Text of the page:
The authors reported that for the individual samples, the 7075‐T6‐AA exhibited superior corrosion resistance than the microalloyed 400/315 DPS. However, the corrosion current density of the microalloyed steel was about seven times larger than that of the 7075‐T6‐AA. Thus, the galvanic couple sustained minimal galvanic effect against the expectation when their respective corrosion potentials were compared. Because the negative corrosion potential of the AA was more than that of steel, AA served as the anode of the galvanic couple. This was confirmed by the applied mixed-potential theory and zero-resistance-ammeter measurements that were directly performed on the galvanic couple. The findings further established that using kinetic parameters to predict galvanic effects based on corrosion potentials is more accurate than thermodynamic predictions.

The mixed potential allowed for successful modeling of the galvanic coupling effect. The galvanic current density predicted was close to that determined experimentally via ZRA measurements. In addition, the galvanic effect appeared less severe when the ratio of the galvanic current density to that of aluminum dissolution current was considered. It was important to consider the corrosion current of AA when designing dissimilar joints. Furthermore, it was worth noting that galvanic current densities can be used to provide a rough prediction of the galvanic corrosion strength and to identify the specific measures that might be implemented to avoid further corrosion.

In summary, the galvanic corrosion of 7075-T6-AA/microalloyed DPS bi-metallic couple was assessed. The study provided vital and reliable information about the corrosion performance of 7075‐T6‐AA/microalloyed DPS galvanic couple and is a potential application in adhesive-bonded lap joints. In a statement to Advances in Engineering, Professor. Juan Genesca stated that this information would contribute to the better design of corrosion-free and high-performance lap joints for automobiles.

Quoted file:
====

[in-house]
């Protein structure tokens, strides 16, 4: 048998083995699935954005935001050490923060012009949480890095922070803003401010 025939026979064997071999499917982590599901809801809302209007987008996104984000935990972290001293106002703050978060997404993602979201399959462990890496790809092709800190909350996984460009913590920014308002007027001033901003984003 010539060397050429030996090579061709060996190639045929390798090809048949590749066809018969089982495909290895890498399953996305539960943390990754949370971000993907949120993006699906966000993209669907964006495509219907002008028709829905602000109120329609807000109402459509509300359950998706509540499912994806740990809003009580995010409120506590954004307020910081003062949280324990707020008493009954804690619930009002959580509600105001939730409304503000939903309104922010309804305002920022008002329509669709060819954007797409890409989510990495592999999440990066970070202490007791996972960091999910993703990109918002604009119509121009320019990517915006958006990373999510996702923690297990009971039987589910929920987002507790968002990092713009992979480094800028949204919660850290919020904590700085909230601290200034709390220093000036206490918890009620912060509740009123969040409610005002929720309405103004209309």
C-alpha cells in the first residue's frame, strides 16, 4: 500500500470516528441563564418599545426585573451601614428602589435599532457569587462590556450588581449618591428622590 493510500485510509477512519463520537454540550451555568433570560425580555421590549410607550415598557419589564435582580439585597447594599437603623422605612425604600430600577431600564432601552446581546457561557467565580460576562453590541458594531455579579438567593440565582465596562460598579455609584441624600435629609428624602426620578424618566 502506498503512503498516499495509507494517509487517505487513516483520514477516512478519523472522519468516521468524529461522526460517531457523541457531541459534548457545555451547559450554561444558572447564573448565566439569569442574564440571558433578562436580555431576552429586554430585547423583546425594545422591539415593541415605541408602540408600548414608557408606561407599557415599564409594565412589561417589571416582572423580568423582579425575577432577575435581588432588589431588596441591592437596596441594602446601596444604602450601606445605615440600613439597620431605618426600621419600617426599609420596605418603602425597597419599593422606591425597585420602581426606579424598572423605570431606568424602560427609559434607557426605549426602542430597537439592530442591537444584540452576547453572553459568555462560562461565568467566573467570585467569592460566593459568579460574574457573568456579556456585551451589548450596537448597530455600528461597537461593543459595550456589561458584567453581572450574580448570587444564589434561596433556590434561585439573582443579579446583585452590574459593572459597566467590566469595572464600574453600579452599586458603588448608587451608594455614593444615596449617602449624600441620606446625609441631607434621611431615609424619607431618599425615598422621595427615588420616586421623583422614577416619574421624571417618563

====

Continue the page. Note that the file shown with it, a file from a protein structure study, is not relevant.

About the author

Vianey Torres-Mendoza has been an academic technician and professor in the Department of Metallurgical Engineering of the Faculty of Chemistry, FQ, at the National Autonomous University of Mexico, UNAM, since 2006. She is part of the Corrosion Team and collaborates with the GRECCO group, which is part of the Corrosion  Laboratory, LabCorr, of the FQ UNAM.

Currently, Prof. Vianey is in charge of LabCorr, where she focuses on developing methodologies to study the effect of corrosion on bimetallic joints and designs used in the aerospace and automotive industry.

About the author

Dr Juan Genesca is a Professor of electrochemistry and corrosión engineering at the Universidad Nacional Autonoma de Mexico (UNAM). Currently is the General Coordinator of the Unidad de Investigacion y Tecnologia Aplicadas, UNITA UNAM, at the Research and Technology Innovation Park, PIIT, in Monterrey, Nuevo León, Mexico. Juan earned an EngD in Chemical Engineering at the Chemical Institute of Sarria, Barcelona, in 1980.

Juan’s research interest currently focuses on galvanic corrosion and its modeling, and the effect of hydrodynamic conditions on the mechanism and kinetics of CO2/H2S corrosion processes. Juan is the author of 8 books and 110 journal papers. The total citation of his research publications is up to 1556 with the h-index of 21.


Torres, V., Mayen‐Mondragon, R., & Genesca, J. (2022). Assessment of the galvanic corrosion of bi‐metallic couple 7075‐t6‐aluminum alloy/microalloyed dual‐phase steel. Materials and Corrosion, 73(6), 940–949.

Go To Materials and Corrosion